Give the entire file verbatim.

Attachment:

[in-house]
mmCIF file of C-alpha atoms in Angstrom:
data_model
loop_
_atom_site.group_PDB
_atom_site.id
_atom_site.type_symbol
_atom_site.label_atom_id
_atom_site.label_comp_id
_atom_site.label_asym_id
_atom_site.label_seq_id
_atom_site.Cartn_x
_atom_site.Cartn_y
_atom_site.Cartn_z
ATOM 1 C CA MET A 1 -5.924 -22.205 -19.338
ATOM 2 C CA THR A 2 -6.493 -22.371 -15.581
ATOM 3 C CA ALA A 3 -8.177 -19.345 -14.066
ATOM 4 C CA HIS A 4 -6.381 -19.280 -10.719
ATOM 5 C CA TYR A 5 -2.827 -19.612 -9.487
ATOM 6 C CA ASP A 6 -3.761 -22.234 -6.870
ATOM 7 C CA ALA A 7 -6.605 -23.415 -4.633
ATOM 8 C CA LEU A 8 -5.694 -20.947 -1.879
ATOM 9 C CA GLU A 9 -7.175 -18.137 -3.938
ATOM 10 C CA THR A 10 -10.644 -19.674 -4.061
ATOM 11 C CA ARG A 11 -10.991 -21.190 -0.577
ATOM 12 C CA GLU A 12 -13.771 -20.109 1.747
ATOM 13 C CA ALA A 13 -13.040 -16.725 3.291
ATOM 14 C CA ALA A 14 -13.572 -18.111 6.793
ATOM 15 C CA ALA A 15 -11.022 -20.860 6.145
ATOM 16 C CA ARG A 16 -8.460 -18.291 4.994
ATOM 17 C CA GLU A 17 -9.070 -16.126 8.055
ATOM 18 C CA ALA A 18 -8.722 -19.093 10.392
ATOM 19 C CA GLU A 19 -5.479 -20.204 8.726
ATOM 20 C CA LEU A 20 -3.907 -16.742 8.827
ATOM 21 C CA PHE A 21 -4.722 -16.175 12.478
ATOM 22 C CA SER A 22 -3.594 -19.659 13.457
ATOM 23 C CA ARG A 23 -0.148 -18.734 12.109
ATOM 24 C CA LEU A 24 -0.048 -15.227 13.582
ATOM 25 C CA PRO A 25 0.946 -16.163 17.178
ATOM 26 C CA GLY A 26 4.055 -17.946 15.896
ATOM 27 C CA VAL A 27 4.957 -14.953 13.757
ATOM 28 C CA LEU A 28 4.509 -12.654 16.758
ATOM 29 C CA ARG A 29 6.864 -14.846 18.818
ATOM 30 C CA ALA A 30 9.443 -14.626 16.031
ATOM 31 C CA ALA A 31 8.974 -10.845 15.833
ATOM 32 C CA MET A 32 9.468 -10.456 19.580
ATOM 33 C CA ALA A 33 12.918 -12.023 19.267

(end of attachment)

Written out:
[in-house]
mmCIF file of C-alpha atoms in Angstrom:
data_model
loop_
_atom_site.group_PDB
_atom_site.id
_atom_site.type_symbol
_atom_site.label_atom_id
_atom_site.label_comp_id
_atom_site.label_asym_id
_atom_site.label_seq_id
_atom_site.Cartn_x
_atom_site.Cartn_y
_atom_site.Cartn_z
ATOM 1 C CA MET A 1 -5.924 -22.205 -19.338
ATOM 2 C CA THR A 2 -6.493 -22.371 -15.581
ATOM 3 C CA ALA A 3 -8.177 -19.345 -14.066
ATOM 4 C CA HIS A 4 -6.381 -19.280 -10.719
ATOM 5 C CA TYR A 5 -2.827 -19.612 -9.487
ATOM 6 C CA ASP A 6 -3.761 -22.234 -6.870
ATOM 7 C CA ALA A 7 -6.605 -23.415 -4.633
ATOM 8 C CA LEU A 8 -5.694 -20.947 -1.879
ATOM 9 C CA GLU A 9 -7.175 -18.137 -3.938
ATOM 10 C CA THR A 10 -10.644 -19.674 -4.061
ATOM 11 C CA ARG A 11 -10.991 -21.190 -0.577
ATOM 12 C CA GLU A 12 -13.771 -20.109 1.747
ATOM 13 C CA ALA A 13 -13.040 -16.725 3.291
ATOM 14 C CA ALA A 14 -13.572 -18.111 6.793
ATOM 15 C CA ALA A 15 -11.022 -20.860 6.145
ATOM 16 C CA ARG A 16 -8.460 -18.291 4.994
ATOM 17 C CA GLU A 17 -9.070 -16.126 8.055
ATOM 18 C CA ALA A 18 -8.722 -19.093 10.392
ATOM 19 C CA GLU A 19 -5.479 -20.204 8.726
ATOM 20 C CA LEU A 20 -3.907 -16.742 8.827
ATOM 21 C CA PHE A 21 -4.722 -16.175 12.478
ATOM 22 C CA SER A 22 -3.594 -19.659 13.457
ATOM 23 C CA ARG A 23 -0.148 -18.734 12.109
ATOM 24 C CA LEU A 24 -0.048 -15.227 13.582
ATOM 25 C CA PRO A 25 0.946 -16.163 17.178
ATOM 26 C CA GLY A 26 4.055 -17.946 15.896
ATOM 27 C CA VAL A 27 4.957 -14.953 13.757
ATOM 28 C CA LEU A 28 4.509 -12.654 16.758
ATOM 29 C CA ARG A 29 6.864 -14.846 18.818
ATOM 30 C CA ALA A 30 9.443 -14.626 16.031
ATOM 31 C CA ALA A 31 8.974 -10.845 15.833
ATOM 32 C CA MET A 32 9.468 -10.456 19.580
ATOM 33 C CA ALA A 33 12.918 -12.023 19.267